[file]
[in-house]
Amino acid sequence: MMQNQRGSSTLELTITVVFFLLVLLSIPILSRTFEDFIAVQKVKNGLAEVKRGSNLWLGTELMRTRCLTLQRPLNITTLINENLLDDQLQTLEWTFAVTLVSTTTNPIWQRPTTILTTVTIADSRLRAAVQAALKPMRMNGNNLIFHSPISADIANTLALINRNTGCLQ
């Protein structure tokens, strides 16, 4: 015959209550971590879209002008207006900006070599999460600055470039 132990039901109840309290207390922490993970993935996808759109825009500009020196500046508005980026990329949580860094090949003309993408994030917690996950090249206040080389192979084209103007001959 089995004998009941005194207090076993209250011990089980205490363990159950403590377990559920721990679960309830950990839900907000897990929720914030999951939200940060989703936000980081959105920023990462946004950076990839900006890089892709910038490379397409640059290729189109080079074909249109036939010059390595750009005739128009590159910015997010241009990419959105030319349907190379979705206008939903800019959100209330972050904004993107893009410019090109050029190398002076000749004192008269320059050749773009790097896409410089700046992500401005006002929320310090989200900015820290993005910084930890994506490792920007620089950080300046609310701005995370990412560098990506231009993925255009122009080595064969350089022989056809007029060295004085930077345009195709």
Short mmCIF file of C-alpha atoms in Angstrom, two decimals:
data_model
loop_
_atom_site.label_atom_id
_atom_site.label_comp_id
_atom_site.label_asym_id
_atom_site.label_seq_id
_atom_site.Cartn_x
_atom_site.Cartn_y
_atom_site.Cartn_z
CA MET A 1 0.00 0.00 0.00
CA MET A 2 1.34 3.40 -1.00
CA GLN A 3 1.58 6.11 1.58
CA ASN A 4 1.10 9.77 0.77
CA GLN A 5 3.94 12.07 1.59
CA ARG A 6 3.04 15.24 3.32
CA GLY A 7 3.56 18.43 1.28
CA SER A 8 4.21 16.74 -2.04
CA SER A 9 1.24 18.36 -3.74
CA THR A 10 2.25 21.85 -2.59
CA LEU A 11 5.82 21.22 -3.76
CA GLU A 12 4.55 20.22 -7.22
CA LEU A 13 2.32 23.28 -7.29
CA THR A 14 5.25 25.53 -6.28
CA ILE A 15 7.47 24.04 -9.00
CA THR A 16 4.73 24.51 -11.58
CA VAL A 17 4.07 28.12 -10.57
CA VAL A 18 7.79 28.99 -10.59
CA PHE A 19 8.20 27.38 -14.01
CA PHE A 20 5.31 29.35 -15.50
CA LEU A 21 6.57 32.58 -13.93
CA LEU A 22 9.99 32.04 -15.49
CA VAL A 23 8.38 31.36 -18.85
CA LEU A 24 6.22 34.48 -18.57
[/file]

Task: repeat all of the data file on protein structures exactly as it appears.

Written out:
[in-house]
Amino acid sequence: MMQNQRGSSTLELTITVVFFLLVLLSIPILSRTFEDFIAVQKVKNGLAEVKRGSNLWLGTELMRTRCLTLQRPLNITTLINENLLDDQLQTLEWTFAVTLVSTTTNPIWQRPTTILTTVTIADSRLRAAVQAALKPMRMNGNNLIFHSPISADIANTLALINRNTGCLQ
């Protein structure tokens, strides 16, 4: 015959209550971590879209002008207006900006070599999460600055470039 132990039901109840309290207390922490993970993935996808759109825009500009020196500046508005980026990329949580860094090949003309993408994030917690996950090249206040080389192979084209103007001959 089995004998009941005194207090076993209250011990089980205490363990159950403590377990559920721990679960309830950990839900907000897990929720914030999951939200940060989703936000980081959105920023990462946004950076990839900006890089892709910038490379397409640059290729189109080079074909249109036939010059390595750009005739128009590159910015997010241009990419959105030319349907190379979705206008939903800019959100209330972050904004993107893009410019090109050029190398002076000749004192008269320059050749773009790097896409410089700046992500401005006002929320310090989200900015820290993005910084930890994506490792920007620089950080300046609310701005995370990412560098990506231009993925255009122009080595064969350089022989056809007029060295004085930077345009195709």
Short mmCIF file of C-alpha atoms in Angstrom, two decimals:
data_model
loop_
_atom_site.label_atom_id
_atom_site.label_comp_id
_atom_site.label_asym_id
_atom_site.label_seq_id
_atom_site.Cartn_x
_atom_site.Cartn_y
_atom_site.Cartn_z
CA MET A 1 0.00 0.00 0.00
CA MET A 2 1.34 3.40 -1.00
CA GLN A 3 1.58 6.11 1.58
CA ASN A 4 1.10 9.77 0.77
CA GLN A 5 3.94 12.07 1.59
CA ARG A 6 3.04 15.24 3.32
CA GLY A 7 3.56 18.43 1.28
CA SER A 8 4.21 16.74 -2.04
CA SER A 9 1.24 18.36 -3.74
CA THR A 10 2.25 21.85 -2.59
CA LEU A 11 5.82 21.22 -3.76
CA GLU A 12 4.55 20.22 -7.22
CA LEU A 13 2.32 23.28 -7.29
CA THR A 14 5.25 25.53 -6.28
CA ILE A 15 7.47 24.04 -9.00
CA THR A 16 4.73 24.51 -11.58
CA VAL A 17 4.07 28.12 -10.57
CA VAL A 18 7.79 28.99 -10.59
CA PHE A 19 8.20 27.38 -14.01
CA PHE A 20 5.31 29.35 -15.50
CA LEU A 21 6.57 32.58 -13.93
CA LEU A 22 9.99 32.04 -15.49
CA VAL A 23 8.38 31.36 -18.85
CA LEU A 24 6.22 34.48 -18.57